It is our attachment to things which are the source of pleasure and pain. Life will contain such highs and lows. Things happen in their time.

Beware those who claim to have all the answers…

Those who possess true wisdom understand that which they do not know.

We live in an era where self-proclaimed experts abound. Always consider the source. Good intentions with ill-conceived counsel or inappropriate action can be as detrimental to our welfare as those who act with indifference or outright malice.

Decide what matters…

This is your touchstone.

Over the course of your life, your answer may change. That’s not necessarily good or bad. But you must always be clear on what matters to you if you wish to make decisions aligned with your values.

Originally published on LinkedIn Pulse on 30 December 2014.

June 26, 2013

Welcome to Surveillance Society

Governments and private industry have a vested interest in knowing what we are all about – should this come as a surprise to anyone in this age? The fact that Edward Snowden has publicly leaked information about the scope and substance of at least some (and perhaps not all) of the U.S. government’s ongoing programs will perhaps spur some much needed debate on the subject, but for those who find this revelatory, I would point to the public disclosure of ECHELON more than a decade ago as indicative of what direction the world is heading. Quite frankly, my own personal operating assumption has been that digital channels as well as voice communications have been subject to intercept and monitoring for a long time now; the only question was, how often was this capability actually used? It’s pretty disturbing that the default setting appears to be to capture and archive everything, in effect establishing the boundaries of the “haystack” before searching for “the needle.” And with questionable oversight and accountability, the potential for abuse is staggering, even as we are told that sprawling data collection is necessary to “keep us safe.”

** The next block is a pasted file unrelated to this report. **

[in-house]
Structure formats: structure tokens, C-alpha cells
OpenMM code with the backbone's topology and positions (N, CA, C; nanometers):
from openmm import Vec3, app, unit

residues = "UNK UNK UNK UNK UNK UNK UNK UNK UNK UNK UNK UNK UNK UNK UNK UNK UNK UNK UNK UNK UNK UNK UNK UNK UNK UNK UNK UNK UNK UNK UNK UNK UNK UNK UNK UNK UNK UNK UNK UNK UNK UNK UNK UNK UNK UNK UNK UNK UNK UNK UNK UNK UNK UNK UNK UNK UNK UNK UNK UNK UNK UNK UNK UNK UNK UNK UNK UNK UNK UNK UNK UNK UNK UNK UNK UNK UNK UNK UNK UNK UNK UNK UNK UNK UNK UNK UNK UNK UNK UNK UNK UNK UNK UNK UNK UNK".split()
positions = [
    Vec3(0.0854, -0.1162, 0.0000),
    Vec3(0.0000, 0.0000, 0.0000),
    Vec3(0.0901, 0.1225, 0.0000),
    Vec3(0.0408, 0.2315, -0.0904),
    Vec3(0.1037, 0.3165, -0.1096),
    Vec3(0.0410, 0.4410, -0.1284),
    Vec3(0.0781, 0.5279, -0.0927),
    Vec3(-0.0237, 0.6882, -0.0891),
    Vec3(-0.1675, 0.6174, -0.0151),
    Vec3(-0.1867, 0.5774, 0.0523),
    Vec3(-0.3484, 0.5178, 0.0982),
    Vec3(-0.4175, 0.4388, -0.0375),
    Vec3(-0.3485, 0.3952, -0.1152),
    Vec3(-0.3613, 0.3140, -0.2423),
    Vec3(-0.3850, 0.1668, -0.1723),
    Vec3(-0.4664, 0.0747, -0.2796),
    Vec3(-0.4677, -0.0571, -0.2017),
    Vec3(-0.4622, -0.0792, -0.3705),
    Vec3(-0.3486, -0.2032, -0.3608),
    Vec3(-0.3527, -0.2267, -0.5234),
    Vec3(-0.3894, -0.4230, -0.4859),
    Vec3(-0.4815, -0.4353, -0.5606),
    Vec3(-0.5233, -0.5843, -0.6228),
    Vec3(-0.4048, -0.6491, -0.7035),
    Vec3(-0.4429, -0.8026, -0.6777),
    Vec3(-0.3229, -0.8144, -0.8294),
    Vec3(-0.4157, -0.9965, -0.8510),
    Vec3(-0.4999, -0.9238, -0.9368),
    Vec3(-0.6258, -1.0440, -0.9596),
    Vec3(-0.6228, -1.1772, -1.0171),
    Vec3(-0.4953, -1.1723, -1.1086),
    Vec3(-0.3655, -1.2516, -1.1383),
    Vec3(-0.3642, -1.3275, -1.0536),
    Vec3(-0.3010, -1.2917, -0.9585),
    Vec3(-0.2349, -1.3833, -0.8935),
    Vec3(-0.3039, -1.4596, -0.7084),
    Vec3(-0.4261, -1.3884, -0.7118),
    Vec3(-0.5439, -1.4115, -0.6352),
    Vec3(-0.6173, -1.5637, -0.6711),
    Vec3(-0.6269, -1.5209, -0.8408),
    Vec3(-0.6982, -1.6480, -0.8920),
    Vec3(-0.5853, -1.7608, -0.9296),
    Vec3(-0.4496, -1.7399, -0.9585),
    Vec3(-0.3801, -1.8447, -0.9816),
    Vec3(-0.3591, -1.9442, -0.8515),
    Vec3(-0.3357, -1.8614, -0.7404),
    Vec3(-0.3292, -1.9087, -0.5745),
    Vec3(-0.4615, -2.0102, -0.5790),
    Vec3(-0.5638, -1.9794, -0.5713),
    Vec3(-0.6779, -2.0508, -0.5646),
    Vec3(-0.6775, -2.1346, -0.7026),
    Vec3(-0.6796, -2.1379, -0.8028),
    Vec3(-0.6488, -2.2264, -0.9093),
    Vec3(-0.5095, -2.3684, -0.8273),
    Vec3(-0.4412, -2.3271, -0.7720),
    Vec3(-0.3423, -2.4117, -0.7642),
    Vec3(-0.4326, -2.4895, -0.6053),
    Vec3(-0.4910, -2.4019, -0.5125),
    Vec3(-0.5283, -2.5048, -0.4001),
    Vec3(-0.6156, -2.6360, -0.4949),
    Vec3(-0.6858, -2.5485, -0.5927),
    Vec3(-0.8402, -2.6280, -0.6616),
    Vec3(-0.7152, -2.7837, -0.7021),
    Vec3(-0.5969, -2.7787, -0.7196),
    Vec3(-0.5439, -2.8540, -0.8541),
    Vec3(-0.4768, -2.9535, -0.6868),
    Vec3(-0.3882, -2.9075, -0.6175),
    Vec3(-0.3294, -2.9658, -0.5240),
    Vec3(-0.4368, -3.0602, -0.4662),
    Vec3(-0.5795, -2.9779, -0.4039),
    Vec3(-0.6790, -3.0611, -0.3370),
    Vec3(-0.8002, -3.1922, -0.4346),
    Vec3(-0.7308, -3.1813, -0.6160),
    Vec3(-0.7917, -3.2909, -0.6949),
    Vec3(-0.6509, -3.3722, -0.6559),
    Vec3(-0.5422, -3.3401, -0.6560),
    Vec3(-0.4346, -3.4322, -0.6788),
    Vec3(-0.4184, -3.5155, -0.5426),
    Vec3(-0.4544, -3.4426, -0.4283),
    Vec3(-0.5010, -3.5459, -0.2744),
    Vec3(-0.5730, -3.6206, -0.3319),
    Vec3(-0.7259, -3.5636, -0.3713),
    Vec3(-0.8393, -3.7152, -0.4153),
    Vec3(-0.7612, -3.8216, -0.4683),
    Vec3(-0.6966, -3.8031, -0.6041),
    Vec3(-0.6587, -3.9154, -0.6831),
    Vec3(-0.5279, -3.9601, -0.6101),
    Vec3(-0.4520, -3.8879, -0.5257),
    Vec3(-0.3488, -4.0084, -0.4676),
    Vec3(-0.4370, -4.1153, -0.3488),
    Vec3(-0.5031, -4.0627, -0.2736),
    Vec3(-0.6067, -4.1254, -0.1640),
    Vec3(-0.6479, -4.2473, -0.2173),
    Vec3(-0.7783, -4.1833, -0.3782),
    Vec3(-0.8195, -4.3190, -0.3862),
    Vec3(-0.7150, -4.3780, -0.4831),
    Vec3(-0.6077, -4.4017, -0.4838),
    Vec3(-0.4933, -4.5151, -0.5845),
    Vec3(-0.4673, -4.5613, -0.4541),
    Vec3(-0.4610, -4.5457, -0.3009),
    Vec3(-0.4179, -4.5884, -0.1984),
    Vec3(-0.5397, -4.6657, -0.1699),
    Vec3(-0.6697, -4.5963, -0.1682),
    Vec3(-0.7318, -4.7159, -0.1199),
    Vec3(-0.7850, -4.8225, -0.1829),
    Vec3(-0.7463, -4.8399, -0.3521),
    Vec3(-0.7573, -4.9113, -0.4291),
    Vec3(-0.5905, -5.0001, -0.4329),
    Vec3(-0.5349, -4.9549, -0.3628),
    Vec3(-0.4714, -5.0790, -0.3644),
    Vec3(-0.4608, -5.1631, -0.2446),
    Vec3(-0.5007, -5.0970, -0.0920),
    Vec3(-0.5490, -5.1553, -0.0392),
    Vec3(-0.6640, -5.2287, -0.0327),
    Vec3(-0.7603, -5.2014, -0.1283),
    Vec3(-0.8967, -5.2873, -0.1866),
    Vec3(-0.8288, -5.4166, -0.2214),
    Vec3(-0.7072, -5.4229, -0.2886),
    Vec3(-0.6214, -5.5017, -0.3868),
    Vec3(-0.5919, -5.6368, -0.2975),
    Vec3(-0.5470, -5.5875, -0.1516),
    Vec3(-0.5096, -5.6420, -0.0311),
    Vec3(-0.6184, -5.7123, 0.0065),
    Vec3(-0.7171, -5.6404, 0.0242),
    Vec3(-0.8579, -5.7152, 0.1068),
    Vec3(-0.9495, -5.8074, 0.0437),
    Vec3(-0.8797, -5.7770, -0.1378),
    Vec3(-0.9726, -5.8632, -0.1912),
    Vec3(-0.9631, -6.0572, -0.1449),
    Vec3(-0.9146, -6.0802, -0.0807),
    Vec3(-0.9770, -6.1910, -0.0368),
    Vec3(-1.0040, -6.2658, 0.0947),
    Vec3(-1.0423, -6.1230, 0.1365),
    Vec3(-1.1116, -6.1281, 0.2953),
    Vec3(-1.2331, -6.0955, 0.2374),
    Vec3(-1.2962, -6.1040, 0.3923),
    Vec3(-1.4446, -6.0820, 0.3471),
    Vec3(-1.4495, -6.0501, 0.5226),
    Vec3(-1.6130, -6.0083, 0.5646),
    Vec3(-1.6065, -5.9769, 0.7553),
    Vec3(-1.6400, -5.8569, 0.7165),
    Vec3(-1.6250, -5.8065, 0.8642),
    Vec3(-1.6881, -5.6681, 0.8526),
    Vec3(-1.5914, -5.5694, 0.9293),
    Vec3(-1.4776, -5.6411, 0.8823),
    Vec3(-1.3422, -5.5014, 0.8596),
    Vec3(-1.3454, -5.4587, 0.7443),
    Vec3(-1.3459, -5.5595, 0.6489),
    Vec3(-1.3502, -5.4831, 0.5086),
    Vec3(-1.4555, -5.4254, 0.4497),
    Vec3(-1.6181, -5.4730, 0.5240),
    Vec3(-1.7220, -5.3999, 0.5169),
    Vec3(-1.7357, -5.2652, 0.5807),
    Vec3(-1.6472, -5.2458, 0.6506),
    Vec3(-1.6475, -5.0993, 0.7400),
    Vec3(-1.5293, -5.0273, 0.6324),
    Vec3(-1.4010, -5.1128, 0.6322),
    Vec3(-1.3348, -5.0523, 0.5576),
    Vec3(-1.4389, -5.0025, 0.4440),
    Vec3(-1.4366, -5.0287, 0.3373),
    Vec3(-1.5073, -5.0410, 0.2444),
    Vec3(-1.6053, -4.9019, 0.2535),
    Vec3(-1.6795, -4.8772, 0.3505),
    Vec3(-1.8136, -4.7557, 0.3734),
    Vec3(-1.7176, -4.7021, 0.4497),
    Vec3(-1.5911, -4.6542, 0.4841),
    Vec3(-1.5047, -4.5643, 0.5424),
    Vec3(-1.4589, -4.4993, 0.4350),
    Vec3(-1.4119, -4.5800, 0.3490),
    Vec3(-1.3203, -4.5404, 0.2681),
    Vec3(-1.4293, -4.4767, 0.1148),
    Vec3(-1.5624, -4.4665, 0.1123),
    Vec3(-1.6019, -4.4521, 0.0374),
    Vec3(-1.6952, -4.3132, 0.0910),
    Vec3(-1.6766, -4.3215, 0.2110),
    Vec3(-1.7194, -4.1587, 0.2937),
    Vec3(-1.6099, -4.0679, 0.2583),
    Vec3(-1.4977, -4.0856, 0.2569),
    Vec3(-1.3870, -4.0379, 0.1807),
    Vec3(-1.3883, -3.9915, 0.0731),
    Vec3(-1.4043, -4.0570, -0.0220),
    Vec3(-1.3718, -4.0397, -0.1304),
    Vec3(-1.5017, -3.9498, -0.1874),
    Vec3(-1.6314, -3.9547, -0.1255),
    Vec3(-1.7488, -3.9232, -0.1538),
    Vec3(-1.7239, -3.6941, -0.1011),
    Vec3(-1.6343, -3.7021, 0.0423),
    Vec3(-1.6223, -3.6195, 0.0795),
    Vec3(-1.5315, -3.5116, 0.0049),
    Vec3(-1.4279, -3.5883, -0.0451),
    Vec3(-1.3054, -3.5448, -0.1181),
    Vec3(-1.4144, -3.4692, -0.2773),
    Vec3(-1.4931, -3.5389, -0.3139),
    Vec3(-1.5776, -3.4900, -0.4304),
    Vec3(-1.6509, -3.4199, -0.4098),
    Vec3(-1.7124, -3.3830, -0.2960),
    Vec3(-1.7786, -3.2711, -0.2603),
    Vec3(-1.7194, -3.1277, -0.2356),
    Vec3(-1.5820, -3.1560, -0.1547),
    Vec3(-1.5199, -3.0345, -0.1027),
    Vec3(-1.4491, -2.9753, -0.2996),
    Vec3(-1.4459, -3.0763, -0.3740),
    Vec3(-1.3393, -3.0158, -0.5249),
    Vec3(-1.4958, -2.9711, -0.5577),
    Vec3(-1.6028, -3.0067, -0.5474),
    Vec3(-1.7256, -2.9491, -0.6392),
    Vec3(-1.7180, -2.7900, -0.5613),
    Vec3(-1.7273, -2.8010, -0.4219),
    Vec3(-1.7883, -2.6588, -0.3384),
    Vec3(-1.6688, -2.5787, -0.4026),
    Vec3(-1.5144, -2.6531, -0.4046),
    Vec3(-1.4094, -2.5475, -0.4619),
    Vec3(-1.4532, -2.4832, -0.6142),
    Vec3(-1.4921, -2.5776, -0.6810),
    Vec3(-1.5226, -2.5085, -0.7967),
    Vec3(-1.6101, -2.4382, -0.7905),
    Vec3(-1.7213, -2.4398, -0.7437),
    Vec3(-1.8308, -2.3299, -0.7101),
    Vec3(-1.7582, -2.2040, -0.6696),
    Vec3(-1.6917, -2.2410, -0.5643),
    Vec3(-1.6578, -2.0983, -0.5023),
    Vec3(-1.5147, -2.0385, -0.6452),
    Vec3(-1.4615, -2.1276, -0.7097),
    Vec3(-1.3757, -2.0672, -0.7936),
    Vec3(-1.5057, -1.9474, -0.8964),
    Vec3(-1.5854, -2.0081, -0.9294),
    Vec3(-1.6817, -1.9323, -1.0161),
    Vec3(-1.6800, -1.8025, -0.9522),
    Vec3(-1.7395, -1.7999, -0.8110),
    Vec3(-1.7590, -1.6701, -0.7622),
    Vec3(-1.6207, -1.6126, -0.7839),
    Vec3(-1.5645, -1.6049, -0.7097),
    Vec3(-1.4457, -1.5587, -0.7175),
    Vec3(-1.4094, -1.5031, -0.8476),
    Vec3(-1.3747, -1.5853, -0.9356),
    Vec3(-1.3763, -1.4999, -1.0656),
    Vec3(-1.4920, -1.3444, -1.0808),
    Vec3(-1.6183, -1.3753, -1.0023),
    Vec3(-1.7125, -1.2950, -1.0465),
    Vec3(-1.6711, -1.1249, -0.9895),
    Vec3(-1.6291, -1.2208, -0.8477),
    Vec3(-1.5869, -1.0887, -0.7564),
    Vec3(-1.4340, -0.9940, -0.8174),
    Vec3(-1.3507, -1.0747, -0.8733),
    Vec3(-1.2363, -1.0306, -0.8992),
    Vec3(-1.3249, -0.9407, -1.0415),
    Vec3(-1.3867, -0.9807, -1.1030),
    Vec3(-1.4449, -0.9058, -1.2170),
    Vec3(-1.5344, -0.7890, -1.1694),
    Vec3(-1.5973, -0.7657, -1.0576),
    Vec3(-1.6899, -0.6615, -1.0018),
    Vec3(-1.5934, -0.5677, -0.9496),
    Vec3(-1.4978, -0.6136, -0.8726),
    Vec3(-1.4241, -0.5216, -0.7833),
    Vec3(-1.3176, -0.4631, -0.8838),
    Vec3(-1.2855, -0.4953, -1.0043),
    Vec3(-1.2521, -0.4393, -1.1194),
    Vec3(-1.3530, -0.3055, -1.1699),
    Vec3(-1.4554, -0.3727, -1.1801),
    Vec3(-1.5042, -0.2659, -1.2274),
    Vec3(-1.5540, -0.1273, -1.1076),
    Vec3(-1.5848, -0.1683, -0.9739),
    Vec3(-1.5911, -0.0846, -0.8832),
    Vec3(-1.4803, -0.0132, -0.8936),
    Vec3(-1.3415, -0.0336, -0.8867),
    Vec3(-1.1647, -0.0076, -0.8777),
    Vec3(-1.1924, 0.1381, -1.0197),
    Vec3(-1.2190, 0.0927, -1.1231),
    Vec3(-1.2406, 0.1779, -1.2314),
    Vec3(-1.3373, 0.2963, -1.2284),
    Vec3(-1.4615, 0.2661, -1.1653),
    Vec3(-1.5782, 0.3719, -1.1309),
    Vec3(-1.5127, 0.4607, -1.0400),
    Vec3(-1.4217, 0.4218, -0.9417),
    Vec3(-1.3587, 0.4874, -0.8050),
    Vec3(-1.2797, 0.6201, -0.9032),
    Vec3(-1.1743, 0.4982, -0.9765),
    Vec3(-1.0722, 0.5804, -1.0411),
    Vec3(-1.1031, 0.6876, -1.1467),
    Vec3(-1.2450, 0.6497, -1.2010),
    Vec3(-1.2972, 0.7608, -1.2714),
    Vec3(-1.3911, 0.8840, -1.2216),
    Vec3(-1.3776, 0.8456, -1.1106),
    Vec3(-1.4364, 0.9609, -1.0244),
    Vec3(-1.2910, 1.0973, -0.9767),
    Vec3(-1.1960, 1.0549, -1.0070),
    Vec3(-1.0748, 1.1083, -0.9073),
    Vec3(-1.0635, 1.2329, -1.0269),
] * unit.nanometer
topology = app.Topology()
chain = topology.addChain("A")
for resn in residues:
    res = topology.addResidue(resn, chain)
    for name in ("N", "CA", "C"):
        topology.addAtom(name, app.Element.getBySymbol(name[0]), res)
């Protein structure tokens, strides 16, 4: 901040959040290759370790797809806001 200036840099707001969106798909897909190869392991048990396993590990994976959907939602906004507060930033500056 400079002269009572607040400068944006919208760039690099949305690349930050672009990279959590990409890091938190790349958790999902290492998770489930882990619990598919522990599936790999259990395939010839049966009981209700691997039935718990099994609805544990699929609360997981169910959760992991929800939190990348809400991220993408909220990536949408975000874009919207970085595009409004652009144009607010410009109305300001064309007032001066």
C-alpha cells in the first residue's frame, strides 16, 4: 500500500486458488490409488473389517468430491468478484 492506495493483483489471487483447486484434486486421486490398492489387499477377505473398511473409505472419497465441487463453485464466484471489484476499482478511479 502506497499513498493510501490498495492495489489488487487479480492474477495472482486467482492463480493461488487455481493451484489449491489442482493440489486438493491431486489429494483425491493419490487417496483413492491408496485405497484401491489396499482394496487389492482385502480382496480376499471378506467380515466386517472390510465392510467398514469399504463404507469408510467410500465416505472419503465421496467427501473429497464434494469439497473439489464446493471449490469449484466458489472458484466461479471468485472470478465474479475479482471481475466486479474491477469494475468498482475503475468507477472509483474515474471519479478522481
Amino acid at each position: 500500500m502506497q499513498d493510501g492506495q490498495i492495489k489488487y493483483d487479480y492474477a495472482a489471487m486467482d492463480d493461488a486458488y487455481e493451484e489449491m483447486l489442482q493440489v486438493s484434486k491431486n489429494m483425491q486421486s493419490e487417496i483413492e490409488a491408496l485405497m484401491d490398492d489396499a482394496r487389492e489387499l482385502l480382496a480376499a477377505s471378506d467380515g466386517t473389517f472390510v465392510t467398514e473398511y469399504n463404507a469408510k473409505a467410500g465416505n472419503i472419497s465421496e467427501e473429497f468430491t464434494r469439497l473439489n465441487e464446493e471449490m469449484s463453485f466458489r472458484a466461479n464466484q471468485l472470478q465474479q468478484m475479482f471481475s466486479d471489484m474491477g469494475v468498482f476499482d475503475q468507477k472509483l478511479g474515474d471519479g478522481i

BIG DATA AND ALL ITS IMPLICATIONS

These days, it seems that if you don’t have a substantial digital footprint, you don’t exist, and while privacy advocates might relish this, given the convenience as well as outright necessity in some instances of maintaining an online presence it’s increasingly hard to do. For example, business networking and simple prudence tend to enforce the notion that a professional profile on LinkedIn is a necessity to find or maintain employment. If you don’t have a profile, you risk being seen as hopelessly outdated or “out of touch,” and even if happily employed (and this includes owning your own business), many customers and more importantly, prospective customers expect to be able to find relevant information about you without expending too much effort. Public profiles are in part seen as a means of validation and possible future recruitment (and prospecting for those selling goods and services), as well as a tool for networking and business intelligence gathering.

As consumers, we tend to enjoy the benefits of data analysis and relevancy; the recommendation engines of leading commerce sites are based not only on our past purchase history but our browsing activity, comments, and even the profiles of other people suspected of harboring similar interests and habits online.  While this is arguably a convenience when we are in shopping and a way to introduce us to products that we might otherwise miss mode (as well as a great way for companies to encourage spur-of-the-moment consumption to boost their bottom line), this data trail follows us and can quickly start to define us.

ONCE YOU’RE IN THE SYSTEM, YOU’RE IN FOR LIFE